The facelifted Ford Focus, due in SA in early 2015, could push the Focus nameplate to new heights.

The Ford Focus has claimed the title of the world's best selling vehicle nameplate for the second year running, citing new vehicle registrations for 2013 as released by Polk.

The Focus also managed to increase its slice of the action last year, with sales increasing by 8.1 percent to 1 097 618 units. While the Focus is relatively popular across the globe, it's really big in China, with that country accounting for more than a third of global Focus sales. The European continent is not far behind, consuming 29 percent of the world's Focus supply.

The Ford Fiesta, meanwhile, had its own taste of success last year, with total sales of 735 299 units making it the world's best-selling 'subcompact' car, according to Polk's data.

Yet the Focus could reach even greater heights in the years to come.

In March Ford announced the facelifted hatch and wagon versions and earlier this week the upgraded sedan made its first appearance. Ford SA says the new Focus models, complete with a new range of EcoBoost turbopetrol engines, will reach South Africa in early 2015.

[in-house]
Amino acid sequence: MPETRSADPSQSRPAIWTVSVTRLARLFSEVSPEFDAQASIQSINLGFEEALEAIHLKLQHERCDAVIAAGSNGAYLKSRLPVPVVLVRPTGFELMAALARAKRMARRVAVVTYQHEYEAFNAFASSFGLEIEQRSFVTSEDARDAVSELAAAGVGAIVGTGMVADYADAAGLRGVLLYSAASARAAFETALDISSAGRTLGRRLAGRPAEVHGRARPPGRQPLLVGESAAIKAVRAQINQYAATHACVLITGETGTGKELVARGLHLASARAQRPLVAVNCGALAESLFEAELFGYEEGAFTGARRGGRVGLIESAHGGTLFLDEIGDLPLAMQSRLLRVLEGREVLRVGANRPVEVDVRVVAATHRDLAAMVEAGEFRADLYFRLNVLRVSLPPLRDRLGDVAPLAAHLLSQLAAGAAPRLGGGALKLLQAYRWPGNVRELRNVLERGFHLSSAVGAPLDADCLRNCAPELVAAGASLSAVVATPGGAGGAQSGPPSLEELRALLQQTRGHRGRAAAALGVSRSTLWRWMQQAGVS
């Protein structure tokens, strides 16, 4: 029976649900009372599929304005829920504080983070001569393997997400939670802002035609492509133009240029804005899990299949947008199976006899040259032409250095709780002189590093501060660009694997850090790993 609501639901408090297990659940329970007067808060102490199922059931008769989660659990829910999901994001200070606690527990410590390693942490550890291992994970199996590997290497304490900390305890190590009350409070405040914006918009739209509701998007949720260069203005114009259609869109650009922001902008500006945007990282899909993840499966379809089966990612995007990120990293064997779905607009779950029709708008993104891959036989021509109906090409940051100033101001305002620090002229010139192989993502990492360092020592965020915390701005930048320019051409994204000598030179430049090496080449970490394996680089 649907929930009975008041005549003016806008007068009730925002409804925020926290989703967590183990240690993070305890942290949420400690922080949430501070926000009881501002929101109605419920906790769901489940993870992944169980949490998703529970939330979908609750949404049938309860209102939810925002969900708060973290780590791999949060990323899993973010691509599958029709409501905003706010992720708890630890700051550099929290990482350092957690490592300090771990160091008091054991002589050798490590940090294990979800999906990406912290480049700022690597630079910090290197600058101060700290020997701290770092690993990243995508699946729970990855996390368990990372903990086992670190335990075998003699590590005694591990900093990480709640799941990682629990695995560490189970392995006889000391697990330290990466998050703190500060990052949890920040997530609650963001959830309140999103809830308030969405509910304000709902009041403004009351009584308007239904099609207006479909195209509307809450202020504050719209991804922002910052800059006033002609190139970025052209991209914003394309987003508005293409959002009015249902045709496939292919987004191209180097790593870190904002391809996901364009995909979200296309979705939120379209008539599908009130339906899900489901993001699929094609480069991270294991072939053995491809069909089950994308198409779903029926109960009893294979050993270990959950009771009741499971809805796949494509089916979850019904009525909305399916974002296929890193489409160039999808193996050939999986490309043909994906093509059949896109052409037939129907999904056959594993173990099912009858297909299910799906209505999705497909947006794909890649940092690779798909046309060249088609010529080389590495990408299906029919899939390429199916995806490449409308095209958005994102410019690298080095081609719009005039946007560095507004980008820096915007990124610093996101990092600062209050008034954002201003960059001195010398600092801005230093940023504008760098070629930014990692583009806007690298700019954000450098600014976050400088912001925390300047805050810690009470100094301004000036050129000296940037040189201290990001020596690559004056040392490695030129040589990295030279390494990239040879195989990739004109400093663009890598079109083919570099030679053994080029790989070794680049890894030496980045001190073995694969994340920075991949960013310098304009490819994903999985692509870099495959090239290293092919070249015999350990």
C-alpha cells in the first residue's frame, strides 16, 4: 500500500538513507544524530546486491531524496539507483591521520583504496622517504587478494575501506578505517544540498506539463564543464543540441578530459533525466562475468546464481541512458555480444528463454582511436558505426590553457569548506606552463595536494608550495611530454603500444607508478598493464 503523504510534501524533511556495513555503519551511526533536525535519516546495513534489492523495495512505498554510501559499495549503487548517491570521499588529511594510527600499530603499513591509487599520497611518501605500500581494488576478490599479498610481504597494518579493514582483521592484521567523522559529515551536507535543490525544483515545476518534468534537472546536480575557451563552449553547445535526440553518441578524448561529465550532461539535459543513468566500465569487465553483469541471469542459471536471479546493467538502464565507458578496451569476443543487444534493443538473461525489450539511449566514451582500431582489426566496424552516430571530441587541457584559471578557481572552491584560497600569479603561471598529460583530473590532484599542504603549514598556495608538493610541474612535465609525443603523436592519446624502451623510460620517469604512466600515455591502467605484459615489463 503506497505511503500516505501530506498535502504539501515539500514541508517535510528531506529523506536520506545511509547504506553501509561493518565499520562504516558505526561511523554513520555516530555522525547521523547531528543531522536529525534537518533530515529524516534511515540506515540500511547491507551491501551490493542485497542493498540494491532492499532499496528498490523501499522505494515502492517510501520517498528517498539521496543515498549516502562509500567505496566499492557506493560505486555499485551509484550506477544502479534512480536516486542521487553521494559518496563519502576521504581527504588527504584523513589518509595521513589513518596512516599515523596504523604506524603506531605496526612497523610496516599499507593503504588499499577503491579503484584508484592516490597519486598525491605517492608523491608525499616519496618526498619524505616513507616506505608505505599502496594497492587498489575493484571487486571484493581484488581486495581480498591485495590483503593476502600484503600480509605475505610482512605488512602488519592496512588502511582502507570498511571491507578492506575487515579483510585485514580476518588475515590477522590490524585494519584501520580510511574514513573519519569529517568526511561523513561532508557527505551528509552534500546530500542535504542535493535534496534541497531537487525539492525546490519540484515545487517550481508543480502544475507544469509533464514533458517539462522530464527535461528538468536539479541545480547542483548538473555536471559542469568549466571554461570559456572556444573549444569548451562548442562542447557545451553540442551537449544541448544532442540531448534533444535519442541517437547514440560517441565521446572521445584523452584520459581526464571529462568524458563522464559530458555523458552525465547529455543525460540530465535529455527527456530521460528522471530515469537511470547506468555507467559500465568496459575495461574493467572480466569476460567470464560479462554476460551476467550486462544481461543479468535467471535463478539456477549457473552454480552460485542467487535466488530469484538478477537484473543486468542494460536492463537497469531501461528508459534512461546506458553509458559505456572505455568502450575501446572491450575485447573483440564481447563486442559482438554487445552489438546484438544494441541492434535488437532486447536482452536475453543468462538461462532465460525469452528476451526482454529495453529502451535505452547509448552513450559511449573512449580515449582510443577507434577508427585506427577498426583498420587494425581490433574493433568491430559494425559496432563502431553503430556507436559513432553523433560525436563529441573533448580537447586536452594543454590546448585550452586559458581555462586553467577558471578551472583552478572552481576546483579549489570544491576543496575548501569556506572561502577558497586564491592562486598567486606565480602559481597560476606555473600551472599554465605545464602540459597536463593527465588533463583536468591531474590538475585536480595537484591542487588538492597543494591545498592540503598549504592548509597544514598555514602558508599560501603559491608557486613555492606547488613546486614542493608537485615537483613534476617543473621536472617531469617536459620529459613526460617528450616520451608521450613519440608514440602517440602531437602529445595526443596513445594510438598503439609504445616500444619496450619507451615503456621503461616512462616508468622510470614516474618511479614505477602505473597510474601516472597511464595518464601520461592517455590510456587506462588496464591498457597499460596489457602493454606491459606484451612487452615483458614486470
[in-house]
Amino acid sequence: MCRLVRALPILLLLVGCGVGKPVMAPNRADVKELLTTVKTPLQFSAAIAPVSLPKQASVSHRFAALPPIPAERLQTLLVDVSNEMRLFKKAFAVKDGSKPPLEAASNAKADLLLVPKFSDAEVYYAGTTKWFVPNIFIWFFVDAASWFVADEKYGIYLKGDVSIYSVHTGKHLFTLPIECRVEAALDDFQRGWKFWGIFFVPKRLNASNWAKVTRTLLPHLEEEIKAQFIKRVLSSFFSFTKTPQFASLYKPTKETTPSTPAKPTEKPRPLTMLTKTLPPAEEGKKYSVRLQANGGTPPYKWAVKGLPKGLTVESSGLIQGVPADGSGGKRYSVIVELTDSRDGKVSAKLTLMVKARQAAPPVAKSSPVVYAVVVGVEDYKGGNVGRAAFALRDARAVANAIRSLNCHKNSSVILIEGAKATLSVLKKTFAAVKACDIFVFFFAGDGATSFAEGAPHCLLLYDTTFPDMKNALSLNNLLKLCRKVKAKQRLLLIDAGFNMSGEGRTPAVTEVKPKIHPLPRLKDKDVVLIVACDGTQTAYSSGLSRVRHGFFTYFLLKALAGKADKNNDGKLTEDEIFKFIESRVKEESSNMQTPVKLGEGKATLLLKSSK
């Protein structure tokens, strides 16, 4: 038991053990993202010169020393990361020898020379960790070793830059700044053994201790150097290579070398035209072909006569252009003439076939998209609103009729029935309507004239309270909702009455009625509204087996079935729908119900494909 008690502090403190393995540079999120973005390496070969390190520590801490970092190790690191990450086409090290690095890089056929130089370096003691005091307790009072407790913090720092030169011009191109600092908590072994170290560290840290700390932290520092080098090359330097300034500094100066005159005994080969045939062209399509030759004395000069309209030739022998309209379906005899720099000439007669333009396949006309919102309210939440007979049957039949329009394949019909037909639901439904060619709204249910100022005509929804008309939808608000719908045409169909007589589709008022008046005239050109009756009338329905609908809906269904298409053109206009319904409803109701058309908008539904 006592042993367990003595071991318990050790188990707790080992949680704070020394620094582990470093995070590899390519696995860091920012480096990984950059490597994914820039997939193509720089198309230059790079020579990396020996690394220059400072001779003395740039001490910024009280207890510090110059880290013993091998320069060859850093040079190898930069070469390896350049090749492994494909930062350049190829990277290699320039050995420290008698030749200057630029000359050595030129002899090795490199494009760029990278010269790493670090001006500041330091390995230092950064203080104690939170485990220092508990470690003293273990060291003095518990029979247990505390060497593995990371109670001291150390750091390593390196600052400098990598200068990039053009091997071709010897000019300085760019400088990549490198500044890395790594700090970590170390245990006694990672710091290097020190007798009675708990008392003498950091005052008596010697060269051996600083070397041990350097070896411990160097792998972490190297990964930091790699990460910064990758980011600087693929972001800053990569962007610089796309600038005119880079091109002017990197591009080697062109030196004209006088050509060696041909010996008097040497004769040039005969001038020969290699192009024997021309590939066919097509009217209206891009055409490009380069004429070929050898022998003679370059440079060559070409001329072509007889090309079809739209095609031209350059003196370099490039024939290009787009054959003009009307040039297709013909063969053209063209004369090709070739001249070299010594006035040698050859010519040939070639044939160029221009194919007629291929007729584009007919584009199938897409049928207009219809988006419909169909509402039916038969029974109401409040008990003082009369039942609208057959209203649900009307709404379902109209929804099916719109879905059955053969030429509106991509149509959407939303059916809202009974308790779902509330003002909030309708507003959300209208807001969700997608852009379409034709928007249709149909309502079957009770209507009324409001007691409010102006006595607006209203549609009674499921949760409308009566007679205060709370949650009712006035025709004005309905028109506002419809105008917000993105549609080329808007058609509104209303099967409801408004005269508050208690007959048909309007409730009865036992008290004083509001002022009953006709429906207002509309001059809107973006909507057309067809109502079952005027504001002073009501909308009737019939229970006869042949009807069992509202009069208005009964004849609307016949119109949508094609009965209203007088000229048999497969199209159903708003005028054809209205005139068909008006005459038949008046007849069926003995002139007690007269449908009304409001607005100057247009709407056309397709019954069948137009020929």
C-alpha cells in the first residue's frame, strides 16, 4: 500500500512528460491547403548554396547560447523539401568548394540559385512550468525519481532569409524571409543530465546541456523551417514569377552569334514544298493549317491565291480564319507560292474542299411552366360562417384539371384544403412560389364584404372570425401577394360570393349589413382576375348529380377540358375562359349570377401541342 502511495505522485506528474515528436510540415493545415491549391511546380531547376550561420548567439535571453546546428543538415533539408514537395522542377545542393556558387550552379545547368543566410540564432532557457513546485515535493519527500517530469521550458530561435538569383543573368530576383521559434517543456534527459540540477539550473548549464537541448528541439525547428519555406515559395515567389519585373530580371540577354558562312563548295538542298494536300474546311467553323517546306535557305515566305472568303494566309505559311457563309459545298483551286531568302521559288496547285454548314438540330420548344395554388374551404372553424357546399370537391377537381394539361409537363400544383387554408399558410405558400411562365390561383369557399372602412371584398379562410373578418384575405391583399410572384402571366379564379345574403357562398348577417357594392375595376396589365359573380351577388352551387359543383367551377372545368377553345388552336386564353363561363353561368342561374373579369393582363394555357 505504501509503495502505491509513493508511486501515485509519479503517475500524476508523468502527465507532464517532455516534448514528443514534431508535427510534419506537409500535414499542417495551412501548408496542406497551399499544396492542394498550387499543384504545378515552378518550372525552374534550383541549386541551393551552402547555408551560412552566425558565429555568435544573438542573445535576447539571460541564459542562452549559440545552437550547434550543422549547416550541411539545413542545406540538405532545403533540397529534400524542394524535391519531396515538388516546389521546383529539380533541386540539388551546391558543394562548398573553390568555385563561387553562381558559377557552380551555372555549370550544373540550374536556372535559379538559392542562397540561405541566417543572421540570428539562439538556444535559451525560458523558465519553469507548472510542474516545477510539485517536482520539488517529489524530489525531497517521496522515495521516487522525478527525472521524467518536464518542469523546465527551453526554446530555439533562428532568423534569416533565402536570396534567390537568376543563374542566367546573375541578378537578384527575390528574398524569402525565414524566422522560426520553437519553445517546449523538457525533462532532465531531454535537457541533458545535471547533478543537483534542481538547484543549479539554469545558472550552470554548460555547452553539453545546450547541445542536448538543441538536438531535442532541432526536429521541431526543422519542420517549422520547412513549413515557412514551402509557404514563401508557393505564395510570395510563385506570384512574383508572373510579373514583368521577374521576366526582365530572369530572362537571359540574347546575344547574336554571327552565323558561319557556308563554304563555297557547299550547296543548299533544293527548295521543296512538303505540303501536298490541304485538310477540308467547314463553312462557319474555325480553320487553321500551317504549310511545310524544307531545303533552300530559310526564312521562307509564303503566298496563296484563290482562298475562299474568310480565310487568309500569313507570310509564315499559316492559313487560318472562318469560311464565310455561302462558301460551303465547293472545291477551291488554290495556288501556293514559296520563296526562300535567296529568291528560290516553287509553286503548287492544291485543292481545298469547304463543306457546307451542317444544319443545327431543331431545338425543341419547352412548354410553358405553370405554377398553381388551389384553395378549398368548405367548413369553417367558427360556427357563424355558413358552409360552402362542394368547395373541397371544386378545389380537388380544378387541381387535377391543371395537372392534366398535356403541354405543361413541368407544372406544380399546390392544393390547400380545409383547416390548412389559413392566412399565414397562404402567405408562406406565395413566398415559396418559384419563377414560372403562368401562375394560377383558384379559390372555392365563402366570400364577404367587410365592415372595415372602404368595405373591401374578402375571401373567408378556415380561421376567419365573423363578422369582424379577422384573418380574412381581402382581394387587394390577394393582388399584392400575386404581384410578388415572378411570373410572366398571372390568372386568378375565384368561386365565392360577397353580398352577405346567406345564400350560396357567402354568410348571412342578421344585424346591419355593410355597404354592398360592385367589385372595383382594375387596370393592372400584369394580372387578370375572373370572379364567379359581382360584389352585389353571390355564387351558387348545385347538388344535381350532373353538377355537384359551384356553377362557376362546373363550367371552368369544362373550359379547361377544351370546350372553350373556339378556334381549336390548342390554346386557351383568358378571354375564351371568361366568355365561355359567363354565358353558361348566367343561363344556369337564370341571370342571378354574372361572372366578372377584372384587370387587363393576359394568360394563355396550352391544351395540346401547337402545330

Assuming that the popularity of the Focus continues to grow, Ford should have no trouble meeting demand. The C-segment contender is built in eight factories across the globe (Germany, USA, Russia, China, Vietnam, Thailand, Taiwan and Argentina) and these facilities have the combined capacity to produce more than 1.5-million Focus cars per year if required.

The Focus has been around for 16 years and since 1998 more than 12 million have found homes across the globe.

However, Toyota might dispute the Focus' best-seller status as it did with last year's first-half sales numbers. Toyota's argument was that certain Corolla derivatives, such as the Matrix, were not included in the Corolla's sales figures and that adding them would push the Corolla into the lead.